Learn How to Say ‘No’ Without Feeling Guilty

Many of us find it difficult to say no to others. Even though it’s only two letters, saying no can be difficult; even complicated. Often, it asks for contemplation on whether or not a favor is worth your mental well-being.

If saying no feels difficult for you, you’re not alone. Social psychologist Dr. Vanessa K. Bohns writes in a 2016 research review examining people’s influence over others, “Many people agree to things — even things they would prefer not to do — simply to avoid the considerable discomfort of saying ‘no.’”

We want to keep our relationships as social creatures who want to be part of the herd. According to Dr. Emily Anhalt, a clinical psychologist and co-founder of Coa, an online mental fitness club, “we might blurt out yes because we don’t want to be seen as difficult.”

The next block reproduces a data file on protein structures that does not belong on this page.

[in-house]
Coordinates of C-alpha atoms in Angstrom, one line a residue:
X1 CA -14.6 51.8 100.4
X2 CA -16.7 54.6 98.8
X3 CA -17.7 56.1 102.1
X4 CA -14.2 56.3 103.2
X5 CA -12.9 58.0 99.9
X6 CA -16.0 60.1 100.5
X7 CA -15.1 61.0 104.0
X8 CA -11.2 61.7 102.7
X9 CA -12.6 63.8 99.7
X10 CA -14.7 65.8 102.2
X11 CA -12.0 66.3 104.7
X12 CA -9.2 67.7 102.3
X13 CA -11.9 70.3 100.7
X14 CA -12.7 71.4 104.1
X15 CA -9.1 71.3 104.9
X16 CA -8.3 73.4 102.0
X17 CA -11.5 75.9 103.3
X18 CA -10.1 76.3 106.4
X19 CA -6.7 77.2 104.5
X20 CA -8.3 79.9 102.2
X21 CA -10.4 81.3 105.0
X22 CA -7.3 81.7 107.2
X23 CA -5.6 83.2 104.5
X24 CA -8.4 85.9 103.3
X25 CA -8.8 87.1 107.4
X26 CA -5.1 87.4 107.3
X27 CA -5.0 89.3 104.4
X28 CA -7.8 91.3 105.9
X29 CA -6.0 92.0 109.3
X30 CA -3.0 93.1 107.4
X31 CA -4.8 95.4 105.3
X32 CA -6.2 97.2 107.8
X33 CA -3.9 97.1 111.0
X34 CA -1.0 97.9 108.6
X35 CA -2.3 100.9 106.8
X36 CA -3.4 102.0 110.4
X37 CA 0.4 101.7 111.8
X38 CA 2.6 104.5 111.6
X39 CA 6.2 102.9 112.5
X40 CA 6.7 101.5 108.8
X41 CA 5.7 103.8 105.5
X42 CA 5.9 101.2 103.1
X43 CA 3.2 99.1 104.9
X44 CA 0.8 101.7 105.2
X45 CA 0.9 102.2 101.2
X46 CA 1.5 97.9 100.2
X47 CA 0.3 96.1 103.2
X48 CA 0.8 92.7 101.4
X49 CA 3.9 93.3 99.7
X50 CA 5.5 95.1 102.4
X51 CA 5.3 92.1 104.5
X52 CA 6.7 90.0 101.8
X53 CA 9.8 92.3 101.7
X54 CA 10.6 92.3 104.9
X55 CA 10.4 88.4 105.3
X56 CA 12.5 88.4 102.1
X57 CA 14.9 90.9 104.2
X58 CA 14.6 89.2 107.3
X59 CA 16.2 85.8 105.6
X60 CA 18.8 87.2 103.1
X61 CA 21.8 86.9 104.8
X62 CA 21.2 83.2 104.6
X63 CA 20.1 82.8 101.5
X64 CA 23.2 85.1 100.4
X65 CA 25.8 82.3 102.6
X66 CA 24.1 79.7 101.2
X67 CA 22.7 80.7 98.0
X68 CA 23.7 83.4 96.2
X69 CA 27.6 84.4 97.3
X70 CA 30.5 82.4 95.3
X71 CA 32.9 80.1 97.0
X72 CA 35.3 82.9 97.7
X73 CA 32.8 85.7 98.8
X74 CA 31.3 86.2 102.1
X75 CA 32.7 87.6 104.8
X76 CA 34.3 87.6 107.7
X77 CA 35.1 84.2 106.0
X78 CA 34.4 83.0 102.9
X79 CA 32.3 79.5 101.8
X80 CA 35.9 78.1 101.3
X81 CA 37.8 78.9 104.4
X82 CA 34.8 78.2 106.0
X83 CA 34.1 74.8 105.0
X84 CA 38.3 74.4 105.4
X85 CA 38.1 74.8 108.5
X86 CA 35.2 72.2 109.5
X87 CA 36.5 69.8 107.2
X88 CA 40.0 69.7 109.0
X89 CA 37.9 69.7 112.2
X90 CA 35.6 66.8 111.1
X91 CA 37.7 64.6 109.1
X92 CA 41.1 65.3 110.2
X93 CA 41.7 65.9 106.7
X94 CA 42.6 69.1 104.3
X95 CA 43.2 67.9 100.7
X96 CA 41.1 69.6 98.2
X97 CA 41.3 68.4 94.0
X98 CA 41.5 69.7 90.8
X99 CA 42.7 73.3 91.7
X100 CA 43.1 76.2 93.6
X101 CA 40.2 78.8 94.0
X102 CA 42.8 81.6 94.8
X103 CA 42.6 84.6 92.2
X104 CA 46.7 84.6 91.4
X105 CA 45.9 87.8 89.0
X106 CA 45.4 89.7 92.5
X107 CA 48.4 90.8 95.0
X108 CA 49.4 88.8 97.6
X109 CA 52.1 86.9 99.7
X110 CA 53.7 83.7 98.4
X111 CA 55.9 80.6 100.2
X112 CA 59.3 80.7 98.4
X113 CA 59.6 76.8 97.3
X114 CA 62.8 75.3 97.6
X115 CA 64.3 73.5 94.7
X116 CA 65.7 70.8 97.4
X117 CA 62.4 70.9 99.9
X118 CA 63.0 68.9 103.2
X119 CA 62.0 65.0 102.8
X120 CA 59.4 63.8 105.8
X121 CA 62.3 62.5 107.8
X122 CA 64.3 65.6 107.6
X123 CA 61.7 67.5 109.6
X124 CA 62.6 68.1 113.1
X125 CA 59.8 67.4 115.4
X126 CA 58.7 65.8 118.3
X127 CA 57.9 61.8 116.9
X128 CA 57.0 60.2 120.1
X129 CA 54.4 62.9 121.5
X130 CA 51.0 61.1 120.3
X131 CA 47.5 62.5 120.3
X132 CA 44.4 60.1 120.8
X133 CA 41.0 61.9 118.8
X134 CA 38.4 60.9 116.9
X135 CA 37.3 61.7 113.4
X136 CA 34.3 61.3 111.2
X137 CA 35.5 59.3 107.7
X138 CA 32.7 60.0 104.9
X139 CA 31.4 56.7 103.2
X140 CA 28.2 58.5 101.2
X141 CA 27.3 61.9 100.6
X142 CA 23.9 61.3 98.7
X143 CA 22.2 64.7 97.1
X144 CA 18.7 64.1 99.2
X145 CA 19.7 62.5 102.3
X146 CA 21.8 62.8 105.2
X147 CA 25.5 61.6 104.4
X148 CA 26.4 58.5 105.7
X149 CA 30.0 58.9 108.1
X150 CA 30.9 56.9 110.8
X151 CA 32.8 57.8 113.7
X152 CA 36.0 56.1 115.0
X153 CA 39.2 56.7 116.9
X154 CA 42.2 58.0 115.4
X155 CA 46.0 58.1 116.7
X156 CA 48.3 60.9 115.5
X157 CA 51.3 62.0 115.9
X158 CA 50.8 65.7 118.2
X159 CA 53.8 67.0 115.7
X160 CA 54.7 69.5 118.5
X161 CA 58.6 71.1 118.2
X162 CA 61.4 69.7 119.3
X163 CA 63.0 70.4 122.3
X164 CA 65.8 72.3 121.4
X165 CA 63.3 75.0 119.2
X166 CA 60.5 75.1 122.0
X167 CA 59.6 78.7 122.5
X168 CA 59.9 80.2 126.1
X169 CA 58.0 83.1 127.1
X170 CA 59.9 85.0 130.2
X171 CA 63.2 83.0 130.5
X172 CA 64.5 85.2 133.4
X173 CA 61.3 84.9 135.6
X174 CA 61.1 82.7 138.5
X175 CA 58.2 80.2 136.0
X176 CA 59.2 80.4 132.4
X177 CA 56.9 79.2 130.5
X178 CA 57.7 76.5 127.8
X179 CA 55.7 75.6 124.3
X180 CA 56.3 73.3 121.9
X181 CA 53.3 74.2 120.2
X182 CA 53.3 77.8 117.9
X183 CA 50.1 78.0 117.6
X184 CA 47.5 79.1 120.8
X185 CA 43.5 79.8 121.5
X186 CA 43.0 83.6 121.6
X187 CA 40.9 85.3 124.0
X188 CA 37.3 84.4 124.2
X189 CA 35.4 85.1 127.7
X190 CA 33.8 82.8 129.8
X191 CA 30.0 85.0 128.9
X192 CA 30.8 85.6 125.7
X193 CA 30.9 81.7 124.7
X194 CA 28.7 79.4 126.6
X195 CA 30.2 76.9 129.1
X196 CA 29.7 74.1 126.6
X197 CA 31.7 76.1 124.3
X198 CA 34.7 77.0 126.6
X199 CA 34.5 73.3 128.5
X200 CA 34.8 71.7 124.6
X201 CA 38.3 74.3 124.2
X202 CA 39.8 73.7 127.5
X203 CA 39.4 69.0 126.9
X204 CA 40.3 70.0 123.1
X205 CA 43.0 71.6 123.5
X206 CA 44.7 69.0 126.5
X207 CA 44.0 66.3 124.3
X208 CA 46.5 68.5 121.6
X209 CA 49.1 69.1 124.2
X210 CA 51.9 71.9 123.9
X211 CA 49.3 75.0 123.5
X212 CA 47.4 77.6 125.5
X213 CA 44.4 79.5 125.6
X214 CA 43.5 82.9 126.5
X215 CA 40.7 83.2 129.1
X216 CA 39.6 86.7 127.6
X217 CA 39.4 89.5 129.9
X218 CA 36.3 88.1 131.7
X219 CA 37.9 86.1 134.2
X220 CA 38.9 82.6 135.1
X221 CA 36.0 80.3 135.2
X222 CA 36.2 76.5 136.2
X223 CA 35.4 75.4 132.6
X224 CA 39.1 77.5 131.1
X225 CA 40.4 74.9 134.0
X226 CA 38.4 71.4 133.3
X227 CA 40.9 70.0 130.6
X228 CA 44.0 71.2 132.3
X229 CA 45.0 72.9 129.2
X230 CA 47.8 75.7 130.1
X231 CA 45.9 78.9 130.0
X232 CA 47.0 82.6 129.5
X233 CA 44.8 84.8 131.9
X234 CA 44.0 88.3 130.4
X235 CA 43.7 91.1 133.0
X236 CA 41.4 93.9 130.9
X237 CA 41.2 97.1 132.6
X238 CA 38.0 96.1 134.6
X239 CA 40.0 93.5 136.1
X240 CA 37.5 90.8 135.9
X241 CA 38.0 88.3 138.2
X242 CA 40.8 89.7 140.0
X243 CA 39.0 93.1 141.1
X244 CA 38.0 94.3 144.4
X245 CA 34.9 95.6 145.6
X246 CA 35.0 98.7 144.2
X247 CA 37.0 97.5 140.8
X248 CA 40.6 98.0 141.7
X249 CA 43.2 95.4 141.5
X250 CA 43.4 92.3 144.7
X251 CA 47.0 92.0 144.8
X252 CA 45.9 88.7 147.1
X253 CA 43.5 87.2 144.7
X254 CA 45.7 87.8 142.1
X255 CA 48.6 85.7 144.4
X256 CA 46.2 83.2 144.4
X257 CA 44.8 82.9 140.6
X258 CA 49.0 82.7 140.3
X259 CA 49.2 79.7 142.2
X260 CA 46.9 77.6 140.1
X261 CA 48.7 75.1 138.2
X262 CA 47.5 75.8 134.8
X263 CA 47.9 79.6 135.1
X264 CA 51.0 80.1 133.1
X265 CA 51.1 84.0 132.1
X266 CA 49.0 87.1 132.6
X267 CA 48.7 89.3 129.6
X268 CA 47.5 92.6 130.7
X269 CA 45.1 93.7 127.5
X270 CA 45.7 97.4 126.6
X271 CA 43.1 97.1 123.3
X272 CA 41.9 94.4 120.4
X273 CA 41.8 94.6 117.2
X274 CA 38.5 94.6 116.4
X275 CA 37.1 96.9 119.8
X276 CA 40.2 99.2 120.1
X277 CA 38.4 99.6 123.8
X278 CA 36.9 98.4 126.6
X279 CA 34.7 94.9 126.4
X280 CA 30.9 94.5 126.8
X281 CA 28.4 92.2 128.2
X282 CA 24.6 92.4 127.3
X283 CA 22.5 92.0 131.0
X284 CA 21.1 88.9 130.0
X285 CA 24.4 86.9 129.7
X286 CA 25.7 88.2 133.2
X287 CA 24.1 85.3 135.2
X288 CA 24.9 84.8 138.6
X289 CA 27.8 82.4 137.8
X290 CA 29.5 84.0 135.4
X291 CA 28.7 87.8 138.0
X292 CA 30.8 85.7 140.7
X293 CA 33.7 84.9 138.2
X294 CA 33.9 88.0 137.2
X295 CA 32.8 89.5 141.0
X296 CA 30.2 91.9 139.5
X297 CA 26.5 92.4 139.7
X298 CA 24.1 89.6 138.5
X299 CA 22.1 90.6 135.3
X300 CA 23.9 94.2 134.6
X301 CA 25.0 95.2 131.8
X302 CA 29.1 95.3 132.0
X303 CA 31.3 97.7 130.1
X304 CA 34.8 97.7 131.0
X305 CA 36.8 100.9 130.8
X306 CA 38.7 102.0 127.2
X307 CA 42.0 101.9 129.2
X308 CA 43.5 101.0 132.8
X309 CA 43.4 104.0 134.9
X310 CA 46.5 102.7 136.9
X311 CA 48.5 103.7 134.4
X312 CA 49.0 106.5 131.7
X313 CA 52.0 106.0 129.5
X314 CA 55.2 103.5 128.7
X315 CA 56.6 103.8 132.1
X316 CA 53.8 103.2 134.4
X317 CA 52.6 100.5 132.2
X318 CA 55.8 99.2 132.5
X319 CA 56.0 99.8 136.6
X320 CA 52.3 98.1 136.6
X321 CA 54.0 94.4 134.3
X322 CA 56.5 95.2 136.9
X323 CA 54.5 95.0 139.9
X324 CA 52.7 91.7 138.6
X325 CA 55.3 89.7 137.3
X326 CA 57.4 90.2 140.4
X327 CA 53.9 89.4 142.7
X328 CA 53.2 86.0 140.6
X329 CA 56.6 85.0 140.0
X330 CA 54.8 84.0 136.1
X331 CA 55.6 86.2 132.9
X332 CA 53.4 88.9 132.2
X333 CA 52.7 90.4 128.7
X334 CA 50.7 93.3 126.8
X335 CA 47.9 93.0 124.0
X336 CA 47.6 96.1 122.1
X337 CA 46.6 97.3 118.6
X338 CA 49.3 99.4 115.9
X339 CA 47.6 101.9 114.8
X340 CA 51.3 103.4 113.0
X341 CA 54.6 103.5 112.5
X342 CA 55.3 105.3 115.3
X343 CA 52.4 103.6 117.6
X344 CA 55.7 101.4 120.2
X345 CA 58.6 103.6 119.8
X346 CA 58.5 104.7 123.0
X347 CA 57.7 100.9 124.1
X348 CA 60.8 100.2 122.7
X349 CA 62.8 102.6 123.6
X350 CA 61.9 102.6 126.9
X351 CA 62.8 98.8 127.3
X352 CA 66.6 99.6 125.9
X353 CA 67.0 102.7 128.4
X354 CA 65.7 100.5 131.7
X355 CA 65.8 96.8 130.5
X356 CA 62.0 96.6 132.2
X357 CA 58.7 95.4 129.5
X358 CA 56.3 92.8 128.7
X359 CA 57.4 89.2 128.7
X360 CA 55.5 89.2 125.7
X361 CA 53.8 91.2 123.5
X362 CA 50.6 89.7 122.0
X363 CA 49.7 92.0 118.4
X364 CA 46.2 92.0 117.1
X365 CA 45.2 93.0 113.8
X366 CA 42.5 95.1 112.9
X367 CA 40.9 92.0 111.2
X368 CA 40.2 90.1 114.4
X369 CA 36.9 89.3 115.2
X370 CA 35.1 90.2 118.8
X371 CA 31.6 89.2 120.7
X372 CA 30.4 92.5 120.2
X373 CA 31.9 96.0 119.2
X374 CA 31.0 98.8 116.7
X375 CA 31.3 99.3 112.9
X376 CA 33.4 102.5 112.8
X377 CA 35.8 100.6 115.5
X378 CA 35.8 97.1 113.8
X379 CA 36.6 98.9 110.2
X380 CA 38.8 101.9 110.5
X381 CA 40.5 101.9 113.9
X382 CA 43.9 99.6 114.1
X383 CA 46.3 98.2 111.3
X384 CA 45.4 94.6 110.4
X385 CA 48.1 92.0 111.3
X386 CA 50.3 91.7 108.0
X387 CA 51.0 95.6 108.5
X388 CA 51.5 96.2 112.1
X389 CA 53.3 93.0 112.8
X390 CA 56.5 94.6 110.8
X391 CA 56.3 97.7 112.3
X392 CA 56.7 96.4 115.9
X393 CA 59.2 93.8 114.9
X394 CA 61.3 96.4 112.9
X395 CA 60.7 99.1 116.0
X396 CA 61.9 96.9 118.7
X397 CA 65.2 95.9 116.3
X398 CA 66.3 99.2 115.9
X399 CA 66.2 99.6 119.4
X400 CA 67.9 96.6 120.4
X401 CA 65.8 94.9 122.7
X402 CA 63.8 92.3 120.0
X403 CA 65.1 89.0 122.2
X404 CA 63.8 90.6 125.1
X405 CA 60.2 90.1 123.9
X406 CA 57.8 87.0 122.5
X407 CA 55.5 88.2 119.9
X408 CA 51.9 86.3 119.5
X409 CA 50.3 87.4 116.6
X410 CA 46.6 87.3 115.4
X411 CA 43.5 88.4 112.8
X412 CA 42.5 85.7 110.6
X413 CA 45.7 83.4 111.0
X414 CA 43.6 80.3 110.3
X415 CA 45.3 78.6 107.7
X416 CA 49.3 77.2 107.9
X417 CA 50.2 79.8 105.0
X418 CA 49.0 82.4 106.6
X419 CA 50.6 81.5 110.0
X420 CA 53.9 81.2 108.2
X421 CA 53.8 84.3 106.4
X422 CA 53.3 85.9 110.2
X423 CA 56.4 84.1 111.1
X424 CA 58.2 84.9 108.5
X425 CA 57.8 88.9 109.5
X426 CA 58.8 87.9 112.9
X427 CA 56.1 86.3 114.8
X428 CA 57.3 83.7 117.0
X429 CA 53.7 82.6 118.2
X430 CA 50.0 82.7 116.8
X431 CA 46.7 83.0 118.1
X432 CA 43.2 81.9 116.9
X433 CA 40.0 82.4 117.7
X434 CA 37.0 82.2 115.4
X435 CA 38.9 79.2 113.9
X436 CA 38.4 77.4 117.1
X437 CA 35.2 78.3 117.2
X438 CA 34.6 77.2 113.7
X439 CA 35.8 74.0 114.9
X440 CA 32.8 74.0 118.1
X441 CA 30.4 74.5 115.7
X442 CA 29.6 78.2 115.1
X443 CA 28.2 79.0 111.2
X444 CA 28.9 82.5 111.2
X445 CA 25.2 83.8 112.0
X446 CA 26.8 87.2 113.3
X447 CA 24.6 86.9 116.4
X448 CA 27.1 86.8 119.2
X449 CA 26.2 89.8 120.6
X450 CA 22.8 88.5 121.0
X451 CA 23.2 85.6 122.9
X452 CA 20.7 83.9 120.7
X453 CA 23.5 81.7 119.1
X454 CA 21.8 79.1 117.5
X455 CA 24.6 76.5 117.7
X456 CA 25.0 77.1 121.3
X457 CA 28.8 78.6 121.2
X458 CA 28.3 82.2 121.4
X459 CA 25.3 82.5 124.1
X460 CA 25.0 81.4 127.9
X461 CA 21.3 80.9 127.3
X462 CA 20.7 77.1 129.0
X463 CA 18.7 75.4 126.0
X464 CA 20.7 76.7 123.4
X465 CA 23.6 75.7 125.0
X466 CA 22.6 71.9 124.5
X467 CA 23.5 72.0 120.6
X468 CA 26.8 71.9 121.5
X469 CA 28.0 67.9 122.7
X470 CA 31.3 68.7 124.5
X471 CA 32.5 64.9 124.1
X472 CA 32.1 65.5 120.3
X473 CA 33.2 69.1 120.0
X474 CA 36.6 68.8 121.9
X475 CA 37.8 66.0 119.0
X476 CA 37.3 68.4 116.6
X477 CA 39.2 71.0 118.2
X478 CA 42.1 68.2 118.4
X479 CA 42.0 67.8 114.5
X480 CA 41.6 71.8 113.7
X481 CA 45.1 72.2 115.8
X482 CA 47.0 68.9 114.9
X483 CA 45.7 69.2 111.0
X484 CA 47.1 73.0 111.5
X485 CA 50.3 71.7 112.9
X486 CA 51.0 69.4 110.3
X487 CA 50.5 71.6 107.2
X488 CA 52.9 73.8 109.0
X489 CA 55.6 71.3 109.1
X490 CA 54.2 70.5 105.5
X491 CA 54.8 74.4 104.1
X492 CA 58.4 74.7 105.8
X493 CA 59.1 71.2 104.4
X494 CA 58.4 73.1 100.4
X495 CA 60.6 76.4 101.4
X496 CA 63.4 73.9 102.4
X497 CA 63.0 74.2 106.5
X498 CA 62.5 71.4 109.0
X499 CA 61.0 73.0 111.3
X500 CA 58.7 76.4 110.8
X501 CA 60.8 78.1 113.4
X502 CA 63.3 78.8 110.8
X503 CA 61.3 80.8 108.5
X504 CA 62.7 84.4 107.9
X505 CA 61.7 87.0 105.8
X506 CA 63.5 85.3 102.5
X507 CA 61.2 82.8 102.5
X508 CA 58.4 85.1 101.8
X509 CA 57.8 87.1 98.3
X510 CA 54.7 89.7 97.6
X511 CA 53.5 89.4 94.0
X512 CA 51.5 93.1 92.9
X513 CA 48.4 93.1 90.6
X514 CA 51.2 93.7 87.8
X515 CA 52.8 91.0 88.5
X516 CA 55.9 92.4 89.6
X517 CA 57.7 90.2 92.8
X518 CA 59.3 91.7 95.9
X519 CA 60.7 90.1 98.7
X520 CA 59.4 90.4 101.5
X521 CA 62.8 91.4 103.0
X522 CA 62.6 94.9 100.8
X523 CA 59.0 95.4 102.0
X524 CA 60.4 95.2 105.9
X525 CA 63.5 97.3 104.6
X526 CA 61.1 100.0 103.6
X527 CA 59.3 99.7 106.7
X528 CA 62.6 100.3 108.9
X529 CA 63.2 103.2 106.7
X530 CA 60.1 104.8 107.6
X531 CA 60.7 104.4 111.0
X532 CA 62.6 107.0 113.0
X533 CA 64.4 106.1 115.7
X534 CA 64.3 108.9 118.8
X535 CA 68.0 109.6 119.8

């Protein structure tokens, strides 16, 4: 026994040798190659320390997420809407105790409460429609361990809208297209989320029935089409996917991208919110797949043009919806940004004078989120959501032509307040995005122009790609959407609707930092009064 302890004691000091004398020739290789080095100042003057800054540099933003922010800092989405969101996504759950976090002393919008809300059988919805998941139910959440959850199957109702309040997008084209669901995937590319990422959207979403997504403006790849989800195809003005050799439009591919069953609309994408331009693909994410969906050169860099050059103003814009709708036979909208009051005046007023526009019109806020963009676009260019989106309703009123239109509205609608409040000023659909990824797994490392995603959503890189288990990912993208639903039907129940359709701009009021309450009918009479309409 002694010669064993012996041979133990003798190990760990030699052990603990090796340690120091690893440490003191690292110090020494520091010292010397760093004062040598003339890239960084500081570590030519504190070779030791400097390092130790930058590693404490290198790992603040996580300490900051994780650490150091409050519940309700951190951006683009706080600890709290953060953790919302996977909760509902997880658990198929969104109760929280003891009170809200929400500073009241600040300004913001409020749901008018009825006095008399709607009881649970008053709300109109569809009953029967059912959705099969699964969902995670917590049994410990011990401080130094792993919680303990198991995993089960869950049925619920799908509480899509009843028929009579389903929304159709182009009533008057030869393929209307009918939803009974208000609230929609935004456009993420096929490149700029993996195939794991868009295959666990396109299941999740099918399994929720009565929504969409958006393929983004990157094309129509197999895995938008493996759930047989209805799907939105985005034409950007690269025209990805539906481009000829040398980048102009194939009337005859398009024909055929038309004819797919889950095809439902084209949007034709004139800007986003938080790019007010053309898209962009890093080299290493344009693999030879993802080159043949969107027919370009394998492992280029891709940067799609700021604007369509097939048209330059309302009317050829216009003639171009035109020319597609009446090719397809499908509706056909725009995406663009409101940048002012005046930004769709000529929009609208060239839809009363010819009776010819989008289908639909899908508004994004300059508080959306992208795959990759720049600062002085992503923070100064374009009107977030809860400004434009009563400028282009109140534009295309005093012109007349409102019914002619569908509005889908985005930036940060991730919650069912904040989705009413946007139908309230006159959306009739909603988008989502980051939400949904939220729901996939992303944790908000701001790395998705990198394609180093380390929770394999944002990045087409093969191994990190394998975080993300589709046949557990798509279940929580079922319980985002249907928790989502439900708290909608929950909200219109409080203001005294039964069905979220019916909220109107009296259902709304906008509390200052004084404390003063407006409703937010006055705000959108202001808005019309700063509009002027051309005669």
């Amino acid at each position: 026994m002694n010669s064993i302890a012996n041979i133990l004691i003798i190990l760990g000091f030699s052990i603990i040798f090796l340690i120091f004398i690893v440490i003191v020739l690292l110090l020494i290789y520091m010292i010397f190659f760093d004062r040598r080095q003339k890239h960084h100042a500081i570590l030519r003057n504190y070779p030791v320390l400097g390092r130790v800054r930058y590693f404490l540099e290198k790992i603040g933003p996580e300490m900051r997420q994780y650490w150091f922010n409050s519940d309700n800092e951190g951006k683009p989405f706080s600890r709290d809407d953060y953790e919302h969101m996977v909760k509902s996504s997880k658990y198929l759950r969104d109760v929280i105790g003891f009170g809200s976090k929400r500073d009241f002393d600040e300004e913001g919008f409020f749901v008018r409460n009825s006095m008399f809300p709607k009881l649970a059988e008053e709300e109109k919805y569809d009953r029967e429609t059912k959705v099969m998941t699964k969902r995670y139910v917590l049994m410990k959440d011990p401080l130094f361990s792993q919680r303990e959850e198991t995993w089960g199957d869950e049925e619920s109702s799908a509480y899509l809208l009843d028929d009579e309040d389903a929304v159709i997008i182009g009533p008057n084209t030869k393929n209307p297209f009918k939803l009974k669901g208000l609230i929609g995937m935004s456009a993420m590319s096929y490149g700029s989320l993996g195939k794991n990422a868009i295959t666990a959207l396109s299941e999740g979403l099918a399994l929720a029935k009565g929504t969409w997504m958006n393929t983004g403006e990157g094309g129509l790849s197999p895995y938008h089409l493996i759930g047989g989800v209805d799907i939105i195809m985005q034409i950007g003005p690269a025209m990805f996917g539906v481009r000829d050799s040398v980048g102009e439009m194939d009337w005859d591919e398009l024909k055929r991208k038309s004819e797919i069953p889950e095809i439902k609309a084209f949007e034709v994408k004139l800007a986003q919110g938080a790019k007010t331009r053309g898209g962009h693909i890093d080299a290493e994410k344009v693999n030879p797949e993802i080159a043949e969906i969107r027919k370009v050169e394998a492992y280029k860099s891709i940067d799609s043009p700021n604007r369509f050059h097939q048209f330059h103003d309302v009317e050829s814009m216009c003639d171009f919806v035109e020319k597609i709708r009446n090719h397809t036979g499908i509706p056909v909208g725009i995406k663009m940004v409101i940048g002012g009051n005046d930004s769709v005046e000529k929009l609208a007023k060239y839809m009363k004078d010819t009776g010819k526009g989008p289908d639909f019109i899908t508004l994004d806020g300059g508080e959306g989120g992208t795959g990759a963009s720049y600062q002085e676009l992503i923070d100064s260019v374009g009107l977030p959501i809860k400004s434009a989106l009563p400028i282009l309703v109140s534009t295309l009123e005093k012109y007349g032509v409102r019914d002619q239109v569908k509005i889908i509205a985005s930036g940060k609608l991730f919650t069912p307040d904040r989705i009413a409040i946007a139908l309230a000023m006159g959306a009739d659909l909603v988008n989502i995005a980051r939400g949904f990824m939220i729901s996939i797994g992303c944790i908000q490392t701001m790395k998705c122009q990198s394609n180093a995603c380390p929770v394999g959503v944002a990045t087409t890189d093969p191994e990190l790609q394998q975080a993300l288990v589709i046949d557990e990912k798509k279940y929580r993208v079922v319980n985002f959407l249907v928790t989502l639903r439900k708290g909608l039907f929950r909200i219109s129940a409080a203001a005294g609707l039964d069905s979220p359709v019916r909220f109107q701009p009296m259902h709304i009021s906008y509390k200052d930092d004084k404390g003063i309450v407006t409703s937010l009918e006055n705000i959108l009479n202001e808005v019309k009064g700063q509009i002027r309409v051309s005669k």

Saying no should be a normal and acceptable thing. After all, it helps us make room for our personal interests to rest and recharge, engage in social activities that we like, such as yoga, as well as create boundaries.

Phrases, such as “Ummm, I don’t know” and “I’m not sure” can open doors to people bombarding you with demands. This can ultimately overwhelm your mental health and make you feel like a doormat for everybody to walk on.

Make sure to include meditation as part of your routine for you to connect with yourself and your worth. You can always decline their demand respectfully and offer other alternatives to their needs. Thank them for considering you and give a brief explanation of why you can’t agree.

Community Mental Health (CMH) offers neuropsychology services to help you organize your thoughts and feelings.

Contact us for quality mental health services, such as soul alignment.

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